A group of published UK-based authors and illustrators of picture books, children's and YA.
What do we mean when we say ‘show, don’t tell’? Chekhov has a great quote that goes something like, ‘Don’t tell me the moon is shining – show me the glint of light on the glass.’ It’s a beautiful way of putting it and I try to keep this in mind, particularly when I am writing about atmosphere or emotion.
If you just say ‘the woods were scary’, for example, then that’s rather flat and meaningless. A reader will understand what you mean, but they won’t really feel it in the way you want them to. The trick is to use detail: such as the greenish tinge to the light, or the way the branches reached out to grasp you, or the hissing of the breeze in the leaves. That way, you don’t have to say – or tell – that the woods are scary. The reader will get it.
It’s the same with emotions. If you write that a character is ‘angry’ or ‘terrified’, readers will not really feel that emotion along with your character. Here, it’s better to use a bit of body language, or action, or even dialogue to show the reader what’s going on and help them get under the skin of the character with you. So if you want to show that a character is terrified, have their heart thudding or have them sweating or paralysed, as a simple example. If you show a character pacing the room or biting their nails, there is no need to tell the reader that they are anxious. Have you ever mimicked an action as you read it, such as clenching a fist or raising an eyebrow? That’s how viscerally readers can feel emotion when it’s effectively shown in prose. You get right under their skin.
How to do it? I don’t advise letting it hold up the flow of the writing, but ‘show, don’t tell’ should be a consideration when you are revising. In your edit, look out for places where you have told something that could better be shown. One technique is to take a few moments to imagine how that emotion feels. In other words, picture yourself in this character’s situation and imagine how your own body would respond, or what you might do in terms of an action, almost like an actor. It may be, to give a simple example, that when a character is afraid, she grows cold, or starts to shiver. Or, that when he is angry his insides grow hot and his stomach churns. Take out ‘she was afraid’ and ‘he was angry’ and write the action or body language in place of it. Crucially – and this is really key – have the courage not to tell the reader what is going on and trust that they will understand.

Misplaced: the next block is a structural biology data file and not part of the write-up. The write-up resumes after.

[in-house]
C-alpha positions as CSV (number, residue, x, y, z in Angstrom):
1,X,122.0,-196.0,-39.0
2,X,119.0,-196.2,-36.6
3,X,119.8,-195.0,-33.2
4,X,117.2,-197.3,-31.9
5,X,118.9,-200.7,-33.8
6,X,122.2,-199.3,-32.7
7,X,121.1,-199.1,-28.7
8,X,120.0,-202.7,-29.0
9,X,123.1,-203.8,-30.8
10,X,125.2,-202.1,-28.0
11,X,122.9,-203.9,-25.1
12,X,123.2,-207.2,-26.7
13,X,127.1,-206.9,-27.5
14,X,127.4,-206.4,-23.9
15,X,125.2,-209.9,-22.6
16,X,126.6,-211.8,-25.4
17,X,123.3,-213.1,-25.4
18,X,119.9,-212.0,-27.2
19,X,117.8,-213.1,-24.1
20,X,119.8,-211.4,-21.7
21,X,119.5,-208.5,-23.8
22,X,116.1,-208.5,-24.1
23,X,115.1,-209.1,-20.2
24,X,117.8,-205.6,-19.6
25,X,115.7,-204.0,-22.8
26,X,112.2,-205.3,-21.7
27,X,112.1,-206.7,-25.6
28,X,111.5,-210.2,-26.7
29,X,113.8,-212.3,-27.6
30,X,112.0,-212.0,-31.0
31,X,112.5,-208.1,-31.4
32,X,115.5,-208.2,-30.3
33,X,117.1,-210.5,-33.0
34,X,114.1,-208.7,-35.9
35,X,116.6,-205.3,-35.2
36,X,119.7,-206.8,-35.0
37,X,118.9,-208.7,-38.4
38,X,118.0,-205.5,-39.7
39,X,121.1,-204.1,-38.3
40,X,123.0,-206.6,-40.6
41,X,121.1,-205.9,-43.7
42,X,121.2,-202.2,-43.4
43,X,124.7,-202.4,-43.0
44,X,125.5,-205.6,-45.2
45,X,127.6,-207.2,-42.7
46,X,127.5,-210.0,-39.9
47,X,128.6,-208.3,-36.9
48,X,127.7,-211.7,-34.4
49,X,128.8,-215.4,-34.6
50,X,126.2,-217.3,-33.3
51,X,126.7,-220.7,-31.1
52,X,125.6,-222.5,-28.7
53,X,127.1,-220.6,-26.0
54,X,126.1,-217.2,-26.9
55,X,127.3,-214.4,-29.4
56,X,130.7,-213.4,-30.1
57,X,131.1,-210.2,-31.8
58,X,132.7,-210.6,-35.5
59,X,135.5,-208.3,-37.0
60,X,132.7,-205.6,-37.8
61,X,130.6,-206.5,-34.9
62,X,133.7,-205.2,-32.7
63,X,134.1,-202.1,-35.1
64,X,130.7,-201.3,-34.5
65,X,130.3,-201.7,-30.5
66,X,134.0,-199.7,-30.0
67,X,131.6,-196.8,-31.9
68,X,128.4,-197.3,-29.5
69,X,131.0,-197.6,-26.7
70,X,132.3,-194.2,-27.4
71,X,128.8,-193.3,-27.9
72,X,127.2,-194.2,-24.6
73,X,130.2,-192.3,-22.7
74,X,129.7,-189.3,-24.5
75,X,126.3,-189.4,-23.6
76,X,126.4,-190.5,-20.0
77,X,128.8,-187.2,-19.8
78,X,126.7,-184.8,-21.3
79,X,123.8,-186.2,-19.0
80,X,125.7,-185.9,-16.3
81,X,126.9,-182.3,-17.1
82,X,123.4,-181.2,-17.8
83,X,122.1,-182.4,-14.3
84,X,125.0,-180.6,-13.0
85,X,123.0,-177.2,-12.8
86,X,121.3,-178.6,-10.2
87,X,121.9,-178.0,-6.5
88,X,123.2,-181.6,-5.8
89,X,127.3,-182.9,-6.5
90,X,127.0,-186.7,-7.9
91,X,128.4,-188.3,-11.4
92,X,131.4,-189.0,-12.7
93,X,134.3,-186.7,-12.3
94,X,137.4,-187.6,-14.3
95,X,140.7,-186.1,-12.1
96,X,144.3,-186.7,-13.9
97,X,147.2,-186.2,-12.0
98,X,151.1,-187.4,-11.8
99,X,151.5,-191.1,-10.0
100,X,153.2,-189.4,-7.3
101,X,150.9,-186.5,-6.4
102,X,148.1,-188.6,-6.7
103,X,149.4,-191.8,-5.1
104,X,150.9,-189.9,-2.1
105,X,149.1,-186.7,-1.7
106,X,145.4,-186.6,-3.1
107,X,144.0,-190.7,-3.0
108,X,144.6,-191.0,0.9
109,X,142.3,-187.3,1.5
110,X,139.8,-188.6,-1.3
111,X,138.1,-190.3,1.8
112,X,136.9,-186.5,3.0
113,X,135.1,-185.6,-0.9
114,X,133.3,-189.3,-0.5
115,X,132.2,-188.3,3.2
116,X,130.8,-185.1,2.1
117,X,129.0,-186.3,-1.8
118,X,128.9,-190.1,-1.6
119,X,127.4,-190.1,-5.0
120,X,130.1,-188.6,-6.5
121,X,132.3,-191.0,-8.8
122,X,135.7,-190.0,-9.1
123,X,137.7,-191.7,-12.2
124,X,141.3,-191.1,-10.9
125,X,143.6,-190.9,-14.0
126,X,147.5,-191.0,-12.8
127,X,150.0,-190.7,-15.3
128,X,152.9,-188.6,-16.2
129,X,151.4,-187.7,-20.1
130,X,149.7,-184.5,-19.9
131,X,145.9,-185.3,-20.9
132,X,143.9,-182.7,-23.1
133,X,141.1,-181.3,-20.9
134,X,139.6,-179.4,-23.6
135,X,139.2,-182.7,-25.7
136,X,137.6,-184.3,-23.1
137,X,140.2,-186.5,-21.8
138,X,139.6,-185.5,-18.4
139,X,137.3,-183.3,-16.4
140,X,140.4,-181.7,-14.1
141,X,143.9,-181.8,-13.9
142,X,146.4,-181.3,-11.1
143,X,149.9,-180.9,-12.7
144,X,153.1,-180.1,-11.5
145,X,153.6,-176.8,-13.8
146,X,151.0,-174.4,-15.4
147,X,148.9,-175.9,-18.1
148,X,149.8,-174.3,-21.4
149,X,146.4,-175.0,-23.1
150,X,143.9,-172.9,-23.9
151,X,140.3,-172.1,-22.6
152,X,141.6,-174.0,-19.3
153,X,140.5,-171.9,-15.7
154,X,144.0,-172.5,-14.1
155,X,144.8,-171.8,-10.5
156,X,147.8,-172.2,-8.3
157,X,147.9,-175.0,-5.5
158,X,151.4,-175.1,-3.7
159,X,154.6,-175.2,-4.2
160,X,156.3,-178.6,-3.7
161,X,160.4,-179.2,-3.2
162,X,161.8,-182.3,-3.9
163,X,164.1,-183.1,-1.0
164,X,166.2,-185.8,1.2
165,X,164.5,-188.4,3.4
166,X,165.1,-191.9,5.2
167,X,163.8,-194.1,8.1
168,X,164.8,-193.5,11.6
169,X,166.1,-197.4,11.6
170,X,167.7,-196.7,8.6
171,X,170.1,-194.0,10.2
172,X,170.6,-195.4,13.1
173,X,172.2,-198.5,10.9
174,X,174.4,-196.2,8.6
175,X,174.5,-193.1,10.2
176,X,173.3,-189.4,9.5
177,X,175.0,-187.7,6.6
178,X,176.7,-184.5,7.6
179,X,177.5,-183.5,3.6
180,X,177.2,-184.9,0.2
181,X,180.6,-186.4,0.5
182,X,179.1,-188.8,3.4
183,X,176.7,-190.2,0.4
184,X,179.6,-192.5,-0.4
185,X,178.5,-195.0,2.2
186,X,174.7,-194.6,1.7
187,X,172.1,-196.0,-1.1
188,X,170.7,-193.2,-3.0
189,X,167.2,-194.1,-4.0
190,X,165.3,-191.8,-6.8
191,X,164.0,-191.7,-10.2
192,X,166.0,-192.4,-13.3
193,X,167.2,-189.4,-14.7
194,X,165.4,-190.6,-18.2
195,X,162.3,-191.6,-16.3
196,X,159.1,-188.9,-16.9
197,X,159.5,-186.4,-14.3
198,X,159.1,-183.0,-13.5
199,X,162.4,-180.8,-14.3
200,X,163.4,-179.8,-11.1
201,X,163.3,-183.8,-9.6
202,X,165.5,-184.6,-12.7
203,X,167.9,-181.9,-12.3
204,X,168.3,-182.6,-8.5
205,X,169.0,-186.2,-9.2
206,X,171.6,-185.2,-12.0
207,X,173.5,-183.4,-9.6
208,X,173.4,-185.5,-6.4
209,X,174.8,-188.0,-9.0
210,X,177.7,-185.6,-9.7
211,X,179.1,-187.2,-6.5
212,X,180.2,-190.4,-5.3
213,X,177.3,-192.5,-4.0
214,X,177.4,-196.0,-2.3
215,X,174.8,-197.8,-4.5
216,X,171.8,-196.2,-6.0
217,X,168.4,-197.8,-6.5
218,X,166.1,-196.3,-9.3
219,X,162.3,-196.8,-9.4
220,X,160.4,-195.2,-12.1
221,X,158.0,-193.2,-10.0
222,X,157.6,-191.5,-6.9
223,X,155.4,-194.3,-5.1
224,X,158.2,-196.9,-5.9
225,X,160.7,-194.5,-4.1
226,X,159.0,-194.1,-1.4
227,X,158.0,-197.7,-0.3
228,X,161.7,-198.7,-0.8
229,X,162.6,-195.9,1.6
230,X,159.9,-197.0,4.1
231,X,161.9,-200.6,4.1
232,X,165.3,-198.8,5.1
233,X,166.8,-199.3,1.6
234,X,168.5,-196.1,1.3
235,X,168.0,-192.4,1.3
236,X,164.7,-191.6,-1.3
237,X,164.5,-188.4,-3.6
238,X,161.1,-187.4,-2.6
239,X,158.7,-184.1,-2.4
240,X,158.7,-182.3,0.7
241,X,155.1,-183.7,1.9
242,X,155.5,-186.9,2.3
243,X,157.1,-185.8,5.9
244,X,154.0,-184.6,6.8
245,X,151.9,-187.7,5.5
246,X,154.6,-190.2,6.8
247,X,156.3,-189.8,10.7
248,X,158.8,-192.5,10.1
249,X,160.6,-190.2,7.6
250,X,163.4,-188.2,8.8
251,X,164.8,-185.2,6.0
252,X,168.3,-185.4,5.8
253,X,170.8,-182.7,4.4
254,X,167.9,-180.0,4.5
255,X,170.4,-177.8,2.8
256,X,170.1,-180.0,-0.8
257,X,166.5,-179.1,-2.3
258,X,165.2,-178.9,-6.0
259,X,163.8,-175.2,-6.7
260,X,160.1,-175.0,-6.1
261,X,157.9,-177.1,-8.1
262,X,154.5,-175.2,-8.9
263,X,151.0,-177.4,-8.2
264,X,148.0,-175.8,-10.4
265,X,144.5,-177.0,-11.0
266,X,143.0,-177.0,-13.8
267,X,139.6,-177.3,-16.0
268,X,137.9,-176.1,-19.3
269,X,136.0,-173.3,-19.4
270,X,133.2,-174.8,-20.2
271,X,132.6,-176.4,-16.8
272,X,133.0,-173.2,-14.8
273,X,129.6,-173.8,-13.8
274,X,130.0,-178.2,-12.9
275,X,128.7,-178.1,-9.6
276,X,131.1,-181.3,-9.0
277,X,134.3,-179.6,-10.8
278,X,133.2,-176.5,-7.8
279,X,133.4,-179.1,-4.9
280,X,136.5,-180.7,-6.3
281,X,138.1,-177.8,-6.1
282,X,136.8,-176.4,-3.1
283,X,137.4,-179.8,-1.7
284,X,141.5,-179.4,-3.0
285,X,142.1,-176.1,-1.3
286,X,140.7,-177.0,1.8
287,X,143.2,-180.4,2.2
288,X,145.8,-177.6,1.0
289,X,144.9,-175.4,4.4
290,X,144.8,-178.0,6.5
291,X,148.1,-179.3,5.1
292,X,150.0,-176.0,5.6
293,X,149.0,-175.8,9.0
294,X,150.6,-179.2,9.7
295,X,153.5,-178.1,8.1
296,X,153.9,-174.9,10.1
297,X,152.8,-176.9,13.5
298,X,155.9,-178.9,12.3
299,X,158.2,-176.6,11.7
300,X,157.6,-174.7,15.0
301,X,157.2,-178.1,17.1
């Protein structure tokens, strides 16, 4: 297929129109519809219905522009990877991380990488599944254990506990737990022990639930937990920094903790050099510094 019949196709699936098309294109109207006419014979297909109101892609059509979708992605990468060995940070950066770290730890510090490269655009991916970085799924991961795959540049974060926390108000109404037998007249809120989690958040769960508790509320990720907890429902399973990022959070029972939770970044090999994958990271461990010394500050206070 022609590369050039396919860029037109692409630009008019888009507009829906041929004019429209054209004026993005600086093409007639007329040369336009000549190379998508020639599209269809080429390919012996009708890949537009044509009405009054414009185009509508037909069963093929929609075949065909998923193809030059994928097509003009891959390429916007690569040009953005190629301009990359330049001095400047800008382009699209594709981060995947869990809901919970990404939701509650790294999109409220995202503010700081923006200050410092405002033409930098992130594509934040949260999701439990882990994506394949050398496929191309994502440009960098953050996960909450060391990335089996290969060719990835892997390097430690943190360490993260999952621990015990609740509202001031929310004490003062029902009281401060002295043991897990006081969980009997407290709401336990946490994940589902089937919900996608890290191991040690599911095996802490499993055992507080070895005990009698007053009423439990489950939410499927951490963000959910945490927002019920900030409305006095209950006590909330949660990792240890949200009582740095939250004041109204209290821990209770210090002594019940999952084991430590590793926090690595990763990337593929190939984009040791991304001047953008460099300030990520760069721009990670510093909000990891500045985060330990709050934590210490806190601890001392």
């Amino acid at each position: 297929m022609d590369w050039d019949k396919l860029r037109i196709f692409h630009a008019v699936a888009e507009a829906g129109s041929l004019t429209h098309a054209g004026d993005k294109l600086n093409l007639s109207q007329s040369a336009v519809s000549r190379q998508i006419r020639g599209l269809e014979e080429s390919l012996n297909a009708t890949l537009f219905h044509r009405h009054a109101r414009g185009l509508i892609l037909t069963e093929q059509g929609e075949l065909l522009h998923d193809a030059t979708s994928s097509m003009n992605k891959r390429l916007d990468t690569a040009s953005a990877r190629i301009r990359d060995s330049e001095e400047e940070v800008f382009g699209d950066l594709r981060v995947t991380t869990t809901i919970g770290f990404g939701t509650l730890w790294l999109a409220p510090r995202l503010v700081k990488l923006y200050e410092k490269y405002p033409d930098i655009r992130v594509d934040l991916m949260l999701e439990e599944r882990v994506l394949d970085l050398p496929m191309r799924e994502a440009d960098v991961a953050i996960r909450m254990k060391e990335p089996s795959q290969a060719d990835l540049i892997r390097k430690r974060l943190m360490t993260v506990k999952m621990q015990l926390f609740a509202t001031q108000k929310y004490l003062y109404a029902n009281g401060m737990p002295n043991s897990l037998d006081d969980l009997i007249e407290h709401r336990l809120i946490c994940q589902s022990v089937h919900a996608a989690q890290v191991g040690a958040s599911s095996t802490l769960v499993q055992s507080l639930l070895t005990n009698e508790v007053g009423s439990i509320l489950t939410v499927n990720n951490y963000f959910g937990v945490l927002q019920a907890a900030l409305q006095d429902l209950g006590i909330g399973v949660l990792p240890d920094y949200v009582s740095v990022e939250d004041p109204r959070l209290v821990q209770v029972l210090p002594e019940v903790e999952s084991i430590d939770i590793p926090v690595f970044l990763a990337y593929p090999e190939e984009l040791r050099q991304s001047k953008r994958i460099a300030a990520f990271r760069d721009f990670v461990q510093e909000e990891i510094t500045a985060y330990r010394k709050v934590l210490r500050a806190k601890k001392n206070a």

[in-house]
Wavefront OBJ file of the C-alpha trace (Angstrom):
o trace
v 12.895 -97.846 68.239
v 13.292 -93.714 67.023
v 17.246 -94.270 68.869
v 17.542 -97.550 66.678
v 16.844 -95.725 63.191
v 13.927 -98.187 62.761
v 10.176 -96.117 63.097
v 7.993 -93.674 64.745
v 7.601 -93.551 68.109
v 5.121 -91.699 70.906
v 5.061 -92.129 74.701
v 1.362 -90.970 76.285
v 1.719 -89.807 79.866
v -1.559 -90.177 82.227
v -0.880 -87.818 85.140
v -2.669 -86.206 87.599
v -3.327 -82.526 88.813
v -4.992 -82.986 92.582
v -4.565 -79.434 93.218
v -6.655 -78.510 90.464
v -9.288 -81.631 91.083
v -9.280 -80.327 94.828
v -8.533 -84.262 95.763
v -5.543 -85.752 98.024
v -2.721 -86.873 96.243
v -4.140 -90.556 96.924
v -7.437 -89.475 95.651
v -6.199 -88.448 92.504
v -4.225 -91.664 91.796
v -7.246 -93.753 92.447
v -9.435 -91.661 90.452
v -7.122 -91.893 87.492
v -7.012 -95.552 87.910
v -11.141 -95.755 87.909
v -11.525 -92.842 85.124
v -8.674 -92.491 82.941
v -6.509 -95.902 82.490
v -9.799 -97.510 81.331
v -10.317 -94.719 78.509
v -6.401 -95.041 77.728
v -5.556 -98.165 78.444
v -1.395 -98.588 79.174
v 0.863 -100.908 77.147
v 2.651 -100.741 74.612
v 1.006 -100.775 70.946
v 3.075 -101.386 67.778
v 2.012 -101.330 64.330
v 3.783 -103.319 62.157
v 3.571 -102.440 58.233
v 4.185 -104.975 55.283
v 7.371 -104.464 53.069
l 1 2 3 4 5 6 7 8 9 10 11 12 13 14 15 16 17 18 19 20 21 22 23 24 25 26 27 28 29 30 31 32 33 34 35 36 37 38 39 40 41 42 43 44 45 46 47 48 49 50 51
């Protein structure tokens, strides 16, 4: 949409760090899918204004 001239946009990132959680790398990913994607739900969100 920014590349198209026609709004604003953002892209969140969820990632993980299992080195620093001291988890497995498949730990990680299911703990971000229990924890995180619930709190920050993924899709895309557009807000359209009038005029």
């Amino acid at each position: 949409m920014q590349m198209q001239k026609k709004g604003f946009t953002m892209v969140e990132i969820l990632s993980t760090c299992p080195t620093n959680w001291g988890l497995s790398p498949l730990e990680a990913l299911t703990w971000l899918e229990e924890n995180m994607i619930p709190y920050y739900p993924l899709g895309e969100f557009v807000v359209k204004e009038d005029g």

A final tip – adverbs tend to ‘tell’. So try to avoid ‘angrily’, ‘sadly’, dejectedly’ or whatever – the actions or dialogue should be enough, without you having to add one of these clumsy things.
I know this asks a lot of a writer and I see the students I tutor resisting it all the time, trying to find reasons why they have to ‘tell’. I think this has to do with an over-concern about getting a message across and being sure the reader understands. But you are aiming at readers – they love books! So you can credit them with imagination and empathy. ‘Show, don’t tell’ may well make the writer work a little harder at their craft – but the effect is worth it.
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Bea Davenport is the writing name of former journalist Barbara Henderson. Bea worked in newspapers and broadcasting for a long time, including seventeen years at BBC North in Newcastle, where she worked on TV, radio and online.
She left journalism to study for a Creative Writing PhD at Newcastle University. The children’s novel written as part of that, The Serpent House, was published by Curious Fox in June 2014. It is a historical time-fantasy inspired by the medieval leper hospital once sited in the village where Bea now lives. Before being commissioned by Curious Fox, it was shortlisted for the 2010 Times/Chicken House Award.
The Serpent House was Bea’s first novel for children, although she has two adult crime/suspense novels published by Legend Press.
In 2014, Bea worked with Fiction Express on an interactive e-book where school pupils read a chapter each week and chose what should happen next. Bea then wrote the next chapter in time for the following Friday! The paperback version of the book, My Cousin Faustina, is now published by ReadZone Books.
She is programme leader in creative writing for the Open College of the Arts. She lives in Berwick-upon Tweed on the Northumberland-Scottish border with her partner, children and a naughty cat.